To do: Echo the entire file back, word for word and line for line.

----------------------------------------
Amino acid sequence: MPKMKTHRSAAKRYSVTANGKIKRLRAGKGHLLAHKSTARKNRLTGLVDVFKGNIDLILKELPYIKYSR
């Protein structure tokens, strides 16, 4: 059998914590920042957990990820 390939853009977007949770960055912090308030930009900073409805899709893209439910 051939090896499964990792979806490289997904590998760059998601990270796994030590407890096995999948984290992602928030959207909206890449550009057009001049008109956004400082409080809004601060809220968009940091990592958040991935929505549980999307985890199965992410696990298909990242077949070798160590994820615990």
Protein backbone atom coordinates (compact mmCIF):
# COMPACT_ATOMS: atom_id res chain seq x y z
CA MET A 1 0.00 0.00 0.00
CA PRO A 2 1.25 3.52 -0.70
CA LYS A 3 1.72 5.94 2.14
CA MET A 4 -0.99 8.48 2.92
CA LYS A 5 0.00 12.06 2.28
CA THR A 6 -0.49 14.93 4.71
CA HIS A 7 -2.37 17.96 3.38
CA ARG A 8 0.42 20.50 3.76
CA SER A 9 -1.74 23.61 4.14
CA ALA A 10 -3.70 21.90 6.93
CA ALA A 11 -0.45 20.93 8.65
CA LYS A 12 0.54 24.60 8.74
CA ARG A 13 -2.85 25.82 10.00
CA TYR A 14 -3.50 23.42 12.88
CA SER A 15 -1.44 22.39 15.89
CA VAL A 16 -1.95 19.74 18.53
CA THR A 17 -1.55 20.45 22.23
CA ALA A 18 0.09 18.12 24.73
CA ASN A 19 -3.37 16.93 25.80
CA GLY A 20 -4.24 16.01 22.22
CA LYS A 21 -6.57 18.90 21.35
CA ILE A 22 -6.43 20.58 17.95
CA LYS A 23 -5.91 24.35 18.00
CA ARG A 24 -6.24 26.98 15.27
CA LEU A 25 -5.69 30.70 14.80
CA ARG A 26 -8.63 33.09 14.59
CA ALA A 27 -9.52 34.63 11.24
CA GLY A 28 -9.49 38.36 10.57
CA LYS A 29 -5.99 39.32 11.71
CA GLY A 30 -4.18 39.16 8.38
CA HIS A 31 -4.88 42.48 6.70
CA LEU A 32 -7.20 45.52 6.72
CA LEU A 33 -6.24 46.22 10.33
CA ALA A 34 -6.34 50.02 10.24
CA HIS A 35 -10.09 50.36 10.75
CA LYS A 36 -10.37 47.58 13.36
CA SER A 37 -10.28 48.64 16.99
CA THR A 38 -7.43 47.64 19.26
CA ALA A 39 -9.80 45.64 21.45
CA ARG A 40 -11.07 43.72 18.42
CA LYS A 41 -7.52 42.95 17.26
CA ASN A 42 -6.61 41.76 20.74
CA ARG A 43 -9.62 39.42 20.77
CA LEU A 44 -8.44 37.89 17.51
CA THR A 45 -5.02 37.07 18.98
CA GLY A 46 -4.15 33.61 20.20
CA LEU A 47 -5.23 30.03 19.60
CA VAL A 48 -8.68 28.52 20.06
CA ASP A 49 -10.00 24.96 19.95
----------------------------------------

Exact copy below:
Amino acid sequence: MPKMKTHRSAAKRYSVTANGKIKRLRAGKGHLLAHKSTARKNRLTGLVDVFKGNIDLILKELPYIKYSR
């Protein structure tokens, strides 16, 4: 059998914590920042957990990820 390939853009977007949770960055912090308030930009900073409805899709893209439910 051939090896499964990792979806490289997904590998760059998601990270796994030590407890096995999948984290992602928030959207909206890449550009057009001049008109956004400082409080809004601060809220968009940091990592958040991935929505549980999307985890199965992410696990298909990242077949070798160590994820615990």
Protein backbone atom coordinates (compact mmCIF):
# COMPACT_ATOMS: atom_id res chain seq x y z
CA MET A 1 0.00 0.00 0.00
CA PRO A 2 1.25 3.52 -0.70
CA LYS A 3 1.72 5.94 2.14
CA MET A 4 -0.99 8.48 2.92
CA LYS A 5 0.00 12.06 2.28
CA THR A 6 -0.49 14.93 4.71
CA HIS A 7 -2.37 17.96 3.38
CA ARG A 8 0.42 20.50 3.76
CA SER A 9 -1.74 23.61 4.14
CA ALA A 10 -3.70 21.90 6.93
CA ALA A 11 -0.45 20.93 8.65
CA LYS A 12 0.54 24.60 8.74
CA ARG A 13 -2.85 25.82 10.00
CA TYR A 14 -3.50 23.42 12.88
CA SER A 15 -1.44 22.39 15.89
CA VAL A 16 -1.95 19.74 18.53
CA THR A 17 -1.55 20.45 22.23
CA ALA A 18 0.09 18.12 24.73
CA ASN A 19 -3.37 16.93 25.80
CA GLY A 20 -4.24 16.01 22.22
CA LYS A 21 -6.57 18.90 21.35
CA ILE A 22 -6.43 20.58 17.95
CA LYS A 23 -5.91 24.35 18.00
CA ARG A 24 -6.24 26.98 15.27
CA LEU A 25 -5.69 30.70 14.80
CA ARG A 26 -8.63 33.09 14.59
CA ALA A 27 -9.52 34.63 11.24
CA GLY A 28 -9.49 38.36 10.57
CA LYS A 29 -5.99 39.32 11.71
CA GLY A 30 -4.18 39.16 8.38
CA HIS A 31 -4.88 42.48 6.70
CA LEU A 32 -7.20 45.52 6.72
CA LEU A 33 -6.24 46.22 10.33
CA ALA A 34 -6.34 50.02 10.24
CA HIS A 35 -10.09 50.36 10.75
CA LYS A 36 -10.37 47.58 13.36
CA SER A 37 -10.28 48.64 16.99
CA THR A 38 -7.43 47.64 19.26
CA ALA A 39 -9.80 45.64 21.45
CA ARG A 40 -11.07 43.72 18.42
CA LYS A 41 -7.52 42.95 17.26
CA ASN A 42 -6.61 41.76 20.74
CA ARG A 43 -9.62 39.42 20.77
CA LEU A 44 -8.44 37.89 17.51
CA THR A 45 -5.02 37.07 18.98
CA GLY A 46 -4.15 33.61 20.20
CA LEU A 47 -5.23 30.03 19.60
CA VAL A 48 -8.68 28.52 20.06
CA ASP A 49 -10.00 24.96 19.95